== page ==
[Screen It]


(2014) (Jon Favreau, John Leguizamo) (R)

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Dramedy: A down-on-his-luck chef quits his restaurant job and starts his own food truck business while driving from Miami back to Los Angeles with his former employee and 10-year-old son.
Carl Casper (JON FAVREAU) isn't having a good life. Beyond being divorced from his now ex-wife, Inez (SOFIA VERGARA), and only occasionally getting to spend time with their 10-year-old son, Percy (EMJAY ANTHONY), his once promising and highly regarded career as run into a dead-end. While the restaurant where he works is quite popular and he gets along great with his staff including sous chef Tony (BOBBY CANNAVALE), line cook Martin (JOHN LEGUIZAMO), and hostess Molly (SCARLET JOHANSSON), he clashes with the owner, Riva (DUSTIN HOFFMAN), who wants the same menu prepared night after night.

That results in a mediocre review by food critic Ramsey Michel (OLIVER PLATT), something that doesn't sit well with Carl who takes to social media, not really knowing what he's doing, for his rebuttal. That eventually results in him quitting, with Inez offering for him to join her and Percy in Miami for business where he can watch their son and thus bond with him. She's also hoping that her former ex-husband, Marvin (ROBERT DOWNEY JR.), might be able to lend a hand. He does, in the form of an old food truck that Carl and Percy rehabilitate. Joined by Martin, they then proceed to serve delicious food to people from Miami back to Florida as they head off on their cross-country road trip.

OUR TAKE: 5 out of 10
Considering that it occurs in one form or another in just about every household in the U.S., it's no surprise that cooking as a business industry is, pardon the pun, hot stuff. A search on Amazon for "cookbooks" came back with more than 118,000 results, while the search for "cooking" on YouTube resulted in a count of six million plus related videos. Heck, there's an entire cable channel devoted to the culinary practice and plenty of other channels feature reality shows revolving around food preparation.

Thus, it's somewhat surprising that more movies don't focus on the same. Sure, many feature scenes of people making or consuming food, but not that many have that as the core of their story. Beyond the likes of "Julie & Julia," "Ratatouille" and "Big Night," I'd bet most viewers would be hard pressed to name ten additional titles in that genre (while doing so for action films, comedies, horror flicks and so on would be quite easy).

Perhaps sensing that void, actor/writer/director Jon Favreau has momentarily stepped aside from making studio tent pole flicks such as the "Iron Man" series and "Cowboys & Aliens" to whip up the decidedly leaner budgeted dramedy, "Chef." Working both in front of (as the protagonist) and behind the camera (as writer & director), Favreau tells the tale of a restaurant chef who views food preparation as an art, but is hampered by the "stay the course" mentality of the place's owner (Dustin Hoffman, one of a number of famous faces in extended cameo parts).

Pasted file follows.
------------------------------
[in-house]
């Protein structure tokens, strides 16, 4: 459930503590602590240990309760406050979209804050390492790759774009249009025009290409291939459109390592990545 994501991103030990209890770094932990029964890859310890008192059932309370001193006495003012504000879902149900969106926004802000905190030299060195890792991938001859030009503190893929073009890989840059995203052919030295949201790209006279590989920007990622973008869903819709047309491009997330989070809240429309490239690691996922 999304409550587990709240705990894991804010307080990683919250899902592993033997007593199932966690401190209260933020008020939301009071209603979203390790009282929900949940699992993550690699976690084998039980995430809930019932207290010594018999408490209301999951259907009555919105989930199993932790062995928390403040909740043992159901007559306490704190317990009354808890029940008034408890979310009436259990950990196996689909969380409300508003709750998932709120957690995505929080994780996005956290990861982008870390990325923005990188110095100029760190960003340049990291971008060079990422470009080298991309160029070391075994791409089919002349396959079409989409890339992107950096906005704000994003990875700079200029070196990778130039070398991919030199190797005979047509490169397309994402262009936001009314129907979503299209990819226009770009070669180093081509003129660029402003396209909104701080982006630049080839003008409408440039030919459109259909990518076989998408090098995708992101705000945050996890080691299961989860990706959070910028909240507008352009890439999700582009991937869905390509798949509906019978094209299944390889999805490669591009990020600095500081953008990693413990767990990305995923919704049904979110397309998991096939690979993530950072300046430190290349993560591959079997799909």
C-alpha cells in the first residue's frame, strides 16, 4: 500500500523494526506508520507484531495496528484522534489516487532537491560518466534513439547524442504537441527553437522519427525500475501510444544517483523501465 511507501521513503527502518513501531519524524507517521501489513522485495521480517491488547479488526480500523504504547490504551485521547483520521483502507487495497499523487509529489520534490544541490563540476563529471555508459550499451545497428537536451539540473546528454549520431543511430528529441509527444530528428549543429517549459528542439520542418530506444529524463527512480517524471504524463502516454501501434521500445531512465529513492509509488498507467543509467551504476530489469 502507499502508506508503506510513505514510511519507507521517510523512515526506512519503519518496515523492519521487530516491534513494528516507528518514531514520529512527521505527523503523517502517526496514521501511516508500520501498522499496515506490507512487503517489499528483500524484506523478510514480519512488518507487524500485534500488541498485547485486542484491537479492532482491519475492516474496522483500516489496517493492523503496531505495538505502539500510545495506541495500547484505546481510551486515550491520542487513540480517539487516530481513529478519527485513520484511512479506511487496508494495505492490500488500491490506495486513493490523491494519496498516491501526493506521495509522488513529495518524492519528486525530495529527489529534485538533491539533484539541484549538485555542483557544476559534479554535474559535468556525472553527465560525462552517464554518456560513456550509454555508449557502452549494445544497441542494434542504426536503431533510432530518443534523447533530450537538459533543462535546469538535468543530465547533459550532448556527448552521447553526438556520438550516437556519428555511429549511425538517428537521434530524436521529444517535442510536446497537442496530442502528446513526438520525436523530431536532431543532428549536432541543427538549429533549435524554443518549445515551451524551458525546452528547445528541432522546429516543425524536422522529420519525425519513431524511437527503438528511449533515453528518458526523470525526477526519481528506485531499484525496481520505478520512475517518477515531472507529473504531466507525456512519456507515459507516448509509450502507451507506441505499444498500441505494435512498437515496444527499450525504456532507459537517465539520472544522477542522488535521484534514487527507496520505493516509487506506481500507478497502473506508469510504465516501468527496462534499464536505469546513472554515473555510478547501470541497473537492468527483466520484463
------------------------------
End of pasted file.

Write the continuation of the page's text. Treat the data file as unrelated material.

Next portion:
He's divorced from his wife (Sofia Vergara), doesn't have much of a connection with their 10-year-old son (Emjay Anthony), and probably knows his staff (including John Leguizamo, Scarlett Johansson and Bobby Cannavale) better than his own flesh and blood. After a bad review from a food critic (Oliver Platt), he eventually quits, gets an old food truck from his ex-wife's ex (Robert Downey Jr.) and rehabs that before driving cross-country with one of his former employees and his son.

It's a story about the love of food as well as reconnecting and recharging a father-son relationship, and it's in no particular hurry to tell its tale. In fact, the nearly two hour film feels longer than that, especially as it takes its sweet old time letting the plot simmer before getting into the meat of the offering. Not taking into account the fairly obvious jabs at critics who, well, critique rather than create, I found the "let's get the audience hungry" moments more effective than the "let's rehab the dad" material.

While it's not the first film to give food and its preparation near top billing, Favreau would seem to be a foodie as he lovingly lingers over shots of varied meals. In fact, I'd suggest not going in on an empty stomach as all of those visuals are so appetizing you'd swear you'll be smelling all of what's cooking. As far as the familial reconciliation bit, it works, but it's never given enough spice to make it come off as anything but reheated leftovers from similar tales.

Performances are fine but not remarkable across the board, with some of the more recognizable faces occasionally ending up as more of a distraction than addition to the mix. And for those with a distaste for montages, the film is filled with them to the point that one might assume the filmmaker found an endless buffet line and decided to load up on them, even if they're obviously not needed.

While some reviewers have been gushing over this offering, I can only assume it's because it wetted their appetite for a post-viewing culinary feast. I found "Chef" okay, but nothing special. It rates as a 5 out of 10.

Reviewed June 5, 2014 / Posted June 6, 2014

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